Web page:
At Somerset he became a member of the brass band and that, music of any kind, as surely a "first love" of his. He played the Cornet, B, I believe. He said his lips were too thick for some of the wind instruments. He was in charge of this band for some time during the absence of his regular bandmaster, who he admired very much. He also "fiddled" he said. He did not know the technique of that instrument but in his later days, he practiced the wrist movement, which he observed other violinists using, and learned to do that but he siad he could not use the full length of the bow. He had music in his soul. Even after days of hard work, he would come in after the evening meal and sit down and play, sometimes patting his feet and if the music was real lively, his dark eyes would get a little wider open and about the time he got to the end of the piece, he would break out in a big laugh and say, "Oh, pshaw".
When radios were rather an uncommon thing in the home, we bought one for him and mother. How he enjoyed that! If the family was home and wanted to visit, he put on earphones and listened to the music – some of it would have tired me but he loved it all. He would, after days of real hard work, sit up when all the others were asleep, just enjoying it to the limit and then was awake and up listening very early in the morning. I think we children could never have added more to his pleasure, in any way, than that gift. While he was thus engaged, Mother sat near by the warm glow of coals in the old fireplace and read a good book or magazine or crocheted.
The family when at home gathered about the piano with Jessie as pianist and Dad playing the violin, part of the time, and enjoyed singing. Ours was a happy home. We all worked – yes – but that’s the only way to be truly happy in the home or elsewhere, that I know of.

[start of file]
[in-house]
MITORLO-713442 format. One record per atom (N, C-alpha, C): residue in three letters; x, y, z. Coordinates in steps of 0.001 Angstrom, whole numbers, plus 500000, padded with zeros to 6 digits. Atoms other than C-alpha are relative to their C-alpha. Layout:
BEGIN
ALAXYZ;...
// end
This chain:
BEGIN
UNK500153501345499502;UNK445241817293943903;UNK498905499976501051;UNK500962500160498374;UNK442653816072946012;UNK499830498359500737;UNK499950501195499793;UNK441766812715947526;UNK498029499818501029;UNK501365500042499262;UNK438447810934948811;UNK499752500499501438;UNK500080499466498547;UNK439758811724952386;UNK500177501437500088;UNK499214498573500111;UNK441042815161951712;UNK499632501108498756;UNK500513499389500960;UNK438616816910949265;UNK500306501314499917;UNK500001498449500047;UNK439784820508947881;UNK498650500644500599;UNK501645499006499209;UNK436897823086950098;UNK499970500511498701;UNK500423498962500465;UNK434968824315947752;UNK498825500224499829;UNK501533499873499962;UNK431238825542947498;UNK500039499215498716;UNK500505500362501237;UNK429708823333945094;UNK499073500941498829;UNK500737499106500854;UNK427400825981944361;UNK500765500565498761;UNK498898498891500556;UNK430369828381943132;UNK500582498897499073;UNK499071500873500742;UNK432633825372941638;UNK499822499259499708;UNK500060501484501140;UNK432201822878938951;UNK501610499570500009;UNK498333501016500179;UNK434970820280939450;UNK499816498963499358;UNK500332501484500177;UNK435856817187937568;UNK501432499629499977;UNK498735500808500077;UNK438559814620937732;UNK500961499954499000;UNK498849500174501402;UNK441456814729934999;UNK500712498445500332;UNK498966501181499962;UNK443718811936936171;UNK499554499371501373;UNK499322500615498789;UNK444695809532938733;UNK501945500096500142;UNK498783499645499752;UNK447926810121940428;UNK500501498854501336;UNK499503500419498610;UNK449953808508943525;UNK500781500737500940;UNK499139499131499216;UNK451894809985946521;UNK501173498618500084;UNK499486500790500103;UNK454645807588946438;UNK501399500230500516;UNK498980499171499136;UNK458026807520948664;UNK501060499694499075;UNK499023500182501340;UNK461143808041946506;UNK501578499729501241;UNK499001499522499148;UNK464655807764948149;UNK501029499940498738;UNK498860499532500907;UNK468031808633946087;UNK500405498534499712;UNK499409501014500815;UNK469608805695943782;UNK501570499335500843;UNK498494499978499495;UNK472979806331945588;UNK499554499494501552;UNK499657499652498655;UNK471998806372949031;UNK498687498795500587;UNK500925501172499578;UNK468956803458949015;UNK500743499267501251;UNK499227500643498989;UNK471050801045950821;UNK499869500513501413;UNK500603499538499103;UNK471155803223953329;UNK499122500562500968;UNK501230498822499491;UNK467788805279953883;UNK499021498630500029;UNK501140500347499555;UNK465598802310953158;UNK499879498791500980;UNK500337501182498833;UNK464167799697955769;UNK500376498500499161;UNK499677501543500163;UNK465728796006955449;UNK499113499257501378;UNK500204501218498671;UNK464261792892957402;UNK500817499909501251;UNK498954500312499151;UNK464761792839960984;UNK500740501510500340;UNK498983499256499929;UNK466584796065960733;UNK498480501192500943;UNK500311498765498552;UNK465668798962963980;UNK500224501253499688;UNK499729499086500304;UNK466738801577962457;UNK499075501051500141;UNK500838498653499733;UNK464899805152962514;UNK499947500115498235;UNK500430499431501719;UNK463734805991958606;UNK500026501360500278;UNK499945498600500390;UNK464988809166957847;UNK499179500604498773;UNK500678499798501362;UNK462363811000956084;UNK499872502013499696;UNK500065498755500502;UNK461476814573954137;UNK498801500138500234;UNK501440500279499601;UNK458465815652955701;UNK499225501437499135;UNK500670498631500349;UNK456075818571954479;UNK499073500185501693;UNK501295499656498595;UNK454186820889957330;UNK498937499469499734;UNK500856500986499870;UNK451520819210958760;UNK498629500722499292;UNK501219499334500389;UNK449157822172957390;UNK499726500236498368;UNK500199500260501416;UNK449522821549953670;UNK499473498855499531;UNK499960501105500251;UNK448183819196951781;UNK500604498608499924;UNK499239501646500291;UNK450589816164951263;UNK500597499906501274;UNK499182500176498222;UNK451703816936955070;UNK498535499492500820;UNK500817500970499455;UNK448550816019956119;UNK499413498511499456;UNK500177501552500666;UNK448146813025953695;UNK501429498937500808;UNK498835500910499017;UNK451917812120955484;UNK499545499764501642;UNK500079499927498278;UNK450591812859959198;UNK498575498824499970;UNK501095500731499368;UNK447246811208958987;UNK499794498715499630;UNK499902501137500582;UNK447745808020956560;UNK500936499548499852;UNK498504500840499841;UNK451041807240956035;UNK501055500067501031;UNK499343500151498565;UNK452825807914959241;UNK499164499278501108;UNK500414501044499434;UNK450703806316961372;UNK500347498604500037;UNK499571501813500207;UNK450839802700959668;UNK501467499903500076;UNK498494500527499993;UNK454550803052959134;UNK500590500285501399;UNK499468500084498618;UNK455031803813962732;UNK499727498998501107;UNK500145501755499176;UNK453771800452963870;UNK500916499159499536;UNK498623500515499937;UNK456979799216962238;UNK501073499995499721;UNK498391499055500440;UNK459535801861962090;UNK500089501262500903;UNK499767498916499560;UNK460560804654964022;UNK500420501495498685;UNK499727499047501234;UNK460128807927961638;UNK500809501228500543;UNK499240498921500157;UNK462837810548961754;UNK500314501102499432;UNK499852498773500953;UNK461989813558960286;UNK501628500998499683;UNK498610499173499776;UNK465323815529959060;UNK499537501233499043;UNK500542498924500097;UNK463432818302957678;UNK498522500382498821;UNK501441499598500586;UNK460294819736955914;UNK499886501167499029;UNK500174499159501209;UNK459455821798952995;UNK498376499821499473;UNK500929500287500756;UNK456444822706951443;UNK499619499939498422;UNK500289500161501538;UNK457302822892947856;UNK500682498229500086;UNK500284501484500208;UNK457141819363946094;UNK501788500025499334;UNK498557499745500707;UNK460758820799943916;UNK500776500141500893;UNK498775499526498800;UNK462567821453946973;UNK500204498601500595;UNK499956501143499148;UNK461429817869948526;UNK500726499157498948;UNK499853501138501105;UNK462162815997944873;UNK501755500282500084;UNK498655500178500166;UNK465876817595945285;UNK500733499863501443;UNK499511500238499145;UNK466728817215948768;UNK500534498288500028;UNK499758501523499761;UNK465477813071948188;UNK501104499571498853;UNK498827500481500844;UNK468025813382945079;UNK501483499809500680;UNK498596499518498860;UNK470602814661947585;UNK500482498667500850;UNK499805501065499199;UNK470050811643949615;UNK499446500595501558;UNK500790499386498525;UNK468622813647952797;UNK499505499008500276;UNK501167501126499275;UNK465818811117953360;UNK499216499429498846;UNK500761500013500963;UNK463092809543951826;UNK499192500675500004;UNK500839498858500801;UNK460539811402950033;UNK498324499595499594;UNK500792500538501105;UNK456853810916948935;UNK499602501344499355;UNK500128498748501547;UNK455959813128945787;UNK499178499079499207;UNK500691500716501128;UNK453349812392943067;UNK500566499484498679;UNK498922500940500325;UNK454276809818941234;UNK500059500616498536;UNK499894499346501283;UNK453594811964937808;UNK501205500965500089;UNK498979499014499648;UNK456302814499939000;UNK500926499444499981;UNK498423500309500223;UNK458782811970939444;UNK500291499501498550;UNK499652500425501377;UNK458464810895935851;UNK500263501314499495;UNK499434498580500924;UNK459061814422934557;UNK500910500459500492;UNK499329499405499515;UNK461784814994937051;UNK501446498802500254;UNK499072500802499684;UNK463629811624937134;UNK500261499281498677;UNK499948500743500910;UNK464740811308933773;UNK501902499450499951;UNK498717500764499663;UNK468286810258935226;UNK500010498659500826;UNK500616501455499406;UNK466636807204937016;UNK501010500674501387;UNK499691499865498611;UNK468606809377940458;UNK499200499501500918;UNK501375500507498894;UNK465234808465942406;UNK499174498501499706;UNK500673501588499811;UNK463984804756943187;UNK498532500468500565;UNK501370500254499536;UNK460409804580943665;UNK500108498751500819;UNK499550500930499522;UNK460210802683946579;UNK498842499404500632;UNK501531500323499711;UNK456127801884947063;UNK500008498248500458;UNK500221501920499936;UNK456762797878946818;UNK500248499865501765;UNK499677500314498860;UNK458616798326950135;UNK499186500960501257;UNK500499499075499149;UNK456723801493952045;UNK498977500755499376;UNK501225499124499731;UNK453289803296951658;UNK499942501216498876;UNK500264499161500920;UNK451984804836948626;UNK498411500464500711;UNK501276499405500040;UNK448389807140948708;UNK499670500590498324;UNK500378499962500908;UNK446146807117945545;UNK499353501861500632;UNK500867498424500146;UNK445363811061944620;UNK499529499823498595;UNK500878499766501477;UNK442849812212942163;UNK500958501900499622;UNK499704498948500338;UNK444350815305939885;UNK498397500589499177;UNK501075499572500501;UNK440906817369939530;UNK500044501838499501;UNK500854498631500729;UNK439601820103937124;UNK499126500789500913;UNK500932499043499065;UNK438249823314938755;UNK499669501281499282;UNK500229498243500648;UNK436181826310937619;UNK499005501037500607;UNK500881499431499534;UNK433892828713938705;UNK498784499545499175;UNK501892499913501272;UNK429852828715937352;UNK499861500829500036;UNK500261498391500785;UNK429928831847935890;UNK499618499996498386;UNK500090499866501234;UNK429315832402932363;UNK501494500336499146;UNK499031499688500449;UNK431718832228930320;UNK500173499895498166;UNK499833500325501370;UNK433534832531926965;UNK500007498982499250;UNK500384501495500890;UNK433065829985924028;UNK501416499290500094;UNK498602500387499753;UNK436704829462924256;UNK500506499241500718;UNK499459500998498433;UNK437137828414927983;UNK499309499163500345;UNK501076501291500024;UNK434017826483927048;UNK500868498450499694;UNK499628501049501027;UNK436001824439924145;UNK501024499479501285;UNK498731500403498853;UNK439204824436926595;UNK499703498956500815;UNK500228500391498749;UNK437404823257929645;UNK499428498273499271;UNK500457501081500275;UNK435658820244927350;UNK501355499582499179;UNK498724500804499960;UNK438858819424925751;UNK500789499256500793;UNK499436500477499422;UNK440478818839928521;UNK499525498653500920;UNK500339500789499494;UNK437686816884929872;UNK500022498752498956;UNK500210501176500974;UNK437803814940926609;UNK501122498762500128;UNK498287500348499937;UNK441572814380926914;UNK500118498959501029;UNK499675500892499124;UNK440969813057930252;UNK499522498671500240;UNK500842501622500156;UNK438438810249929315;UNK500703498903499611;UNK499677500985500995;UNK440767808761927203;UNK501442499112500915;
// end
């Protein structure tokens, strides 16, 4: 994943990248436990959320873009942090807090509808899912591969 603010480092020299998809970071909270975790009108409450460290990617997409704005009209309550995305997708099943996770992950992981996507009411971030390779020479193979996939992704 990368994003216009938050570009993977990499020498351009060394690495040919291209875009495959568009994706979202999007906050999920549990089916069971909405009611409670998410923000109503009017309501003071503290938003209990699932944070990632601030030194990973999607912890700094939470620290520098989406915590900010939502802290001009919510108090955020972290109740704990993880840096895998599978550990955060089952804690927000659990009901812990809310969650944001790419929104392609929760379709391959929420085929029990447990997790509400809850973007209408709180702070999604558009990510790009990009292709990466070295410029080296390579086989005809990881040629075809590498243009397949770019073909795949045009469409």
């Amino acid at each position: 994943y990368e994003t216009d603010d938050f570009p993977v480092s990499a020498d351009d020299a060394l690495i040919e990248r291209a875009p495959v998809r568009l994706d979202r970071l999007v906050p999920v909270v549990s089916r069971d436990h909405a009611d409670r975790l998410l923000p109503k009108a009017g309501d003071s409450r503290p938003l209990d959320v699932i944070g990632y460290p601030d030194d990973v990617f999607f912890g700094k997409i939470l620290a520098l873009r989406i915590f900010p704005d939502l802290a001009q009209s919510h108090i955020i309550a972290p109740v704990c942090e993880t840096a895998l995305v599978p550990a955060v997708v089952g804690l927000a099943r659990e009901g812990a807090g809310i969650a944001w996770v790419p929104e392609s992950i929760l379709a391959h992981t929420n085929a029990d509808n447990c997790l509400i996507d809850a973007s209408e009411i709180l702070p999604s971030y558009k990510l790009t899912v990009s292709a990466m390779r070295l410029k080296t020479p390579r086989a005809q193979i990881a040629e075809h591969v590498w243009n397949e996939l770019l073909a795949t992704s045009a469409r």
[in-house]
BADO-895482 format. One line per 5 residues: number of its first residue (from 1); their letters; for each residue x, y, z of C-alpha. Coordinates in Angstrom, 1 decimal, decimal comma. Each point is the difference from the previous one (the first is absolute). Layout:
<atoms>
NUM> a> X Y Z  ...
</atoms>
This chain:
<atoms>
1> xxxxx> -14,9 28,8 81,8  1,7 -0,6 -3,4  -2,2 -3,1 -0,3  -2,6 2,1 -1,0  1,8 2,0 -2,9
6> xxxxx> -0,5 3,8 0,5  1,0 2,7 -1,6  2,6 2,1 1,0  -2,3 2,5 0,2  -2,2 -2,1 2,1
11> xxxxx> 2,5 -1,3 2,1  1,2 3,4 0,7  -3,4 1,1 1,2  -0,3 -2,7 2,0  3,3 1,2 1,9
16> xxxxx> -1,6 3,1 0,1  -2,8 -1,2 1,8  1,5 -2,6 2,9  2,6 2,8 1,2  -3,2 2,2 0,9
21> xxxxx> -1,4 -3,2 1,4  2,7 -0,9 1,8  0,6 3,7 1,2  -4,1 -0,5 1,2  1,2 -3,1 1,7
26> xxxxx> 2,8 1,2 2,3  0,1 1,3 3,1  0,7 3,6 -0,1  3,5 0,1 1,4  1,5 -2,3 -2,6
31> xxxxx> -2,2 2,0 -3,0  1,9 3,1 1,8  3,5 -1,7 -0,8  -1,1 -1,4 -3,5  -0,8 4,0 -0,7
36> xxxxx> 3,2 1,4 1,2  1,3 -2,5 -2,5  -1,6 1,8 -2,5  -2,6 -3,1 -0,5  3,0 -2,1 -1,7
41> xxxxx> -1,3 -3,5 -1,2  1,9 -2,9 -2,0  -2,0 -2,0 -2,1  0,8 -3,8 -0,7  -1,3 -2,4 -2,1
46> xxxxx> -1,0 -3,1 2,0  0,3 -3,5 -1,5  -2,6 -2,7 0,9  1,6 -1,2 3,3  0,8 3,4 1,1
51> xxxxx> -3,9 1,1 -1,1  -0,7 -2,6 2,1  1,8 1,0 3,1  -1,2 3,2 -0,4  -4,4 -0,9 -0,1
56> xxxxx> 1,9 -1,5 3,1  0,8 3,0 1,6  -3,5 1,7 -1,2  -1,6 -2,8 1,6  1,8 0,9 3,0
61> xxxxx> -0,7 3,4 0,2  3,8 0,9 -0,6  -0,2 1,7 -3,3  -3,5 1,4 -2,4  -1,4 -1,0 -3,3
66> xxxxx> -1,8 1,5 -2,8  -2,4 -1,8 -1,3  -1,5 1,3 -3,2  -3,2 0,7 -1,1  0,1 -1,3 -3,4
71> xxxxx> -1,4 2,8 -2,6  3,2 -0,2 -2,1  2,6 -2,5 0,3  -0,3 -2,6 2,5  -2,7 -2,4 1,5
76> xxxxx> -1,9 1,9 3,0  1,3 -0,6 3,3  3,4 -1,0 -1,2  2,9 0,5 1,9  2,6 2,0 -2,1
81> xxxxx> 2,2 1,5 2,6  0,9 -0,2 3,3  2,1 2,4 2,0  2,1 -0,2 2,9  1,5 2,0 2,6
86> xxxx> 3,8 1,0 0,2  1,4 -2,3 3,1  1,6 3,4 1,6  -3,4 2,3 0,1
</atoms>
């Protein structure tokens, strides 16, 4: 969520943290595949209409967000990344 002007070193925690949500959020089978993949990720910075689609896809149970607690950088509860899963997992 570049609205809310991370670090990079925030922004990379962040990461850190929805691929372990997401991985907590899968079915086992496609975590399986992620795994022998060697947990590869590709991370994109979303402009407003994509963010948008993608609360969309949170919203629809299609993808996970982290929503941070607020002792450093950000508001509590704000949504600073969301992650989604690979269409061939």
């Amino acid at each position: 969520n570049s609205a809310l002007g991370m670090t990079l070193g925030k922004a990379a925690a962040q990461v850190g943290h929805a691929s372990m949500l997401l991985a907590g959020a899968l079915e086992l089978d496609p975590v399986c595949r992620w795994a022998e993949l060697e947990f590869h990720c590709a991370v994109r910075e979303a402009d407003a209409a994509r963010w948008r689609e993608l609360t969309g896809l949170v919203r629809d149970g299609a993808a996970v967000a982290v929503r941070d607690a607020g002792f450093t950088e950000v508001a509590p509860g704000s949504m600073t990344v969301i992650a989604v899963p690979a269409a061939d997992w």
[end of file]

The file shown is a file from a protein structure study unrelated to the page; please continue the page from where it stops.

Well, here I am telling about things that occurred in the family later in life – guess I had better back up and get them married before I go any farther.
Dad finally began to look around for a fair young damsel to his liking and he was working on the McKinnon ranch at Toby in Aatascosa Co. He found this young lady in Aqua Negro or later Ditto. His old pony soon learned the way over to the F. G. Hurley home and after overcoming some competition there, he grew very bold and made love to her but she was rather a quiet, timid young lady, so these overtures had to be repeated several times until she, at last, said ‘yes’. Soon came the wedding band ring and he studied out the speech he planned to make and the plan he had was to have a kiss to "seal this promise" when he put the ring on her finger. Well, it all went over except the last, he did not ask to kiss her. The date was set, the plans made, the preacher dated and much cooking was done, and all things were made ready but no preacher, so the "Justice of Peace" was called to do the knot tying. When Dad went in to speak to Mother just before the ceremony, Dad went up to her and said he wanted to kiss her which he proceeded to do and that mischievous Uncle Charlie had followed Dad. He just swung around on his heels and gave a loud laugh. How’s that compared with today’s customs?